to actually start getting control of our lives and...
-Able to move forward, really.
-Moving forward, yeah.
So, Angela and Ian, welcome.
I've brought you to this beautiful, old bank vault.
You might be wondering why. But the reason is,
to kind of take you away from your home environment and away
from maybe some of the emotions that are associated with that.
You're going to meet the experts face-to-face today.
So, meet them one by one.
And hopefully they'll come up with some helpful solutions.
So I will leave you to it.
-And the very best of luck.
The size of what they owe means there's no guarantee
any of these experts will be able to help.
First into the vault is debt advisor Louise Yates,
who's been looking at whether becoming insolvent
and filing for bankruptcy would be an option of Angela and Ian,
as it can be for others.
If you were to go down an insolvency route,
that has serious repercussions.
The impact immediately of going into an insolvency situation is
that your credit rating pretty much deteriorates.
And it takes about six years to build that back up again.
That has serious repercussions for you guys
in terms of your mortgage and getting onto new mortgage products,
remortgaging in the future.
Filing for bankruptcy would clear their debts, but their assets,
such as their house, would become vulnerable
and may even be repossessed.
So this isn't the right option for them.
Next expert through the vault is mortgage broker David Hollingworth.
-Hi, nice to meet you, Ian.
He's been looking at the possibility of switching to a better mortgage
to save some money.
However, there would be a heavy penalty involved.
Now, looking at your mortgage, I think that that penalty,
there's no way you're ever going to save that back by switching now.
It could be getting on for £6,500 or more, I think.
So there's no huge savings to be made there,
-which is the bad news.
So, for now, switching to a different mortgage isn't
a good idea for Angela and Ian either.
In fact, David thinks that due to their high debt, lenders might
be reluctant to let them remortgage when their current deal expires.
One more reason to sort out their situation quickly.
Maybe there will be better news from the third and final expert -
debt advisor Jane Clack.
She's been pouring over the couple's finances,
and by the looks of things, she means business.
You know, if we talk about your aspirations.
You want to become debt-free, don't you?
-Yes, we do.
-I've got some good news for you.
And I'm not beating about the bush here.
If you two concentrate on this hard,
you could be debt-free in three years.
Hold your horses. Did I hear that right?
You're in a wonderful position, you really are.
You've actually got some money you can be throwing at the debt.
So I would really suggest that you go at it hell for leather this year.
Jane's drafted a recovery plan for Angela and Ian.
And key to it is paying off what they owe on their credit cards.
Both of them have good jobs
and they've a combined income of more than £90,000.
But like an estimated 1.5 million other people,
they typically only make the minimum payments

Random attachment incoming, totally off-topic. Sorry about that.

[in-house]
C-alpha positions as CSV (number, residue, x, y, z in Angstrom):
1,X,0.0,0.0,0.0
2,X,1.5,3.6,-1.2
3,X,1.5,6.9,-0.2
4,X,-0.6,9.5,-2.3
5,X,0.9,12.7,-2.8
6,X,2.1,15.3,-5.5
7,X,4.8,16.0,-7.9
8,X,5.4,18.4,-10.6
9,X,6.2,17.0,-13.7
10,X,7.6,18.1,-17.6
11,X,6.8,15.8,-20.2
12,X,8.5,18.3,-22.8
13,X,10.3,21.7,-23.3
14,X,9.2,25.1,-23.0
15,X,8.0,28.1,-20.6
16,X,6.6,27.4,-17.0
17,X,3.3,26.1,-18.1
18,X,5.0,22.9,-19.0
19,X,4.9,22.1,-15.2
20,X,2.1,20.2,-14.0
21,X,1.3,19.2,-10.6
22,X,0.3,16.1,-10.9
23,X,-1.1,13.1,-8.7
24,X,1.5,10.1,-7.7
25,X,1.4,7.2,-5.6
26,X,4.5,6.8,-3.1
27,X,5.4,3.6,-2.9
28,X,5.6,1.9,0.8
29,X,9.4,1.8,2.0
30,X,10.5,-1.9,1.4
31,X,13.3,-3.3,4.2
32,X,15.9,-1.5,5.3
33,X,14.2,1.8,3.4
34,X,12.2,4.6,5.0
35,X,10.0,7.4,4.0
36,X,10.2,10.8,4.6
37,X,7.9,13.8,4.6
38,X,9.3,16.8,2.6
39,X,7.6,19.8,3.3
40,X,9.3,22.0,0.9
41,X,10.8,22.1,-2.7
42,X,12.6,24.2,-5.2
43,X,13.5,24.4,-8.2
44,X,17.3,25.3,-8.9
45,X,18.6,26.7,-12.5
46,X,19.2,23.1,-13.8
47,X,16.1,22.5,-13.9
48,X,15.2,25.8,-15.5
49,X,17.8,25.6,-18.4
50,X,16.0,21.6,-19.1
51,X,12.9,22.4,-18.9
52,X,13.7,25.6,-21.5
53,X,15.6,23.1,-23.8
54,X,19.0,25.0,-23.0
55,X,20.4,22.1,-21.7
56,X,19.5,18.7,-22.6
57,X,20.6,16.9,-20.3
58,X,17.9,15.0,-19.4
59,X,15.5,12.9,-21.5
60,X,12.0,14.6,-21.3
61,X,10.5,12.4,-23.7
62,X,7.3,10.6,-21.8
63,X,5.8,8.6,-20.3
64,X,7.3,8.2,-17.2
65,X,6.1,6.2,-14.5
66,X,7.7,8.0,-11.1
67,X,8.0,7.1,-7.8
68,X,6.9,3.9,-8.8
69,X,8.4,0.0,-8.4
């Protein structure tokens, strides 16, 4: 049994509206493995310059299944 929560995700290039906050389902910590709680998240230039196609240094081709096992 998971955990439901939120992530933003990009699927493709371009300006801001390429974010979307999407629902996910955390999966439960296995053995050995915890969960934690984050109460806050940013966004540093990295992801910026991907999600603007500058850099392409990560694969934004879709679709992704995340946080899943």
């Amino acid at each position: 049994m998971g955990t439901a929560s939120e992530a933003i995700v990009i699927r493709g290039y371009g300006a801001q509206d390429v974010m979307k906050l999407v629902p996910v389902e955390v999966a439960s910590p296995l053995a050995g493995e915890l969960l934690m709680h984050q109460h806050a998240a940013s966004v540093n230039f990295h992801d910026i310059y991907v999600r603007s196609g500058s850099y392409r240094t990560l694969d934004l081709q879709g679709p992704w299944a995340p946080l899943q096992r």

when paying off their various credit cards.
That's not the most effective way to do it.
So Jane is recommending a very different approach.
On your credit cards, the interest rate can vary.
And it's every month on what the balance is.
So the more you can reduce the balance, the less interest you pay.
This is a structured plan to get your debts
repaid at a rate you can afford.
You are in control. OK?
The more your debts get down,
the more you're able to look at repaying your mortgage.
-And it will really stand you in good stead.
-OK. Thank you.
Jane is convinced that if the couple cut down their household spending,
they could use what they've saved to make more strategic
credit card payments that gradually wipe out their debts
rather than simply keep them at bay.
It won't be easy, but if they can stick to that,
whether it takes three or five years,
a debt-free future isn't that farfetched.
Angela and Ian, she actually said you could be debt-free
in three years, which I thought was quite extraordinary.
-It's hard to imagine.
-Yeah, it is hard to imagine.
And it would be lovely if that does happen. Um...
And hopefully it will.
So this idea of really cutting back
and throwing as much extra money as you can at the most expensive
cards, without being too brutal about it,
but realistically, that's the only option you've got.
Yeah, I think it's pretty clear to us now,
having been through this exercise, that the focus has to be on
paying down the most expensive cards.
Do you now feel like,
"Right, we're going to have to make these changes,
"bring all the family on board, and make sure
"we can stick to it over the longer term, over the few years"?
-We'll definitely want to do those changes.
I think the family will be fine. They'll be quite happy about it.
I think, you know, it's up to us to make sure that we stay in control.
Angela and Ian aren't fully convinced on the timescale
for becoming debt-free.
But not it's down to them to make it happen.
And the key to paying off what they owe will be
keeping their spending down, with the support of all their family.
When you are debt-free, let me know cos I'll help you to celebrate.
But I really wish you the very best of luck.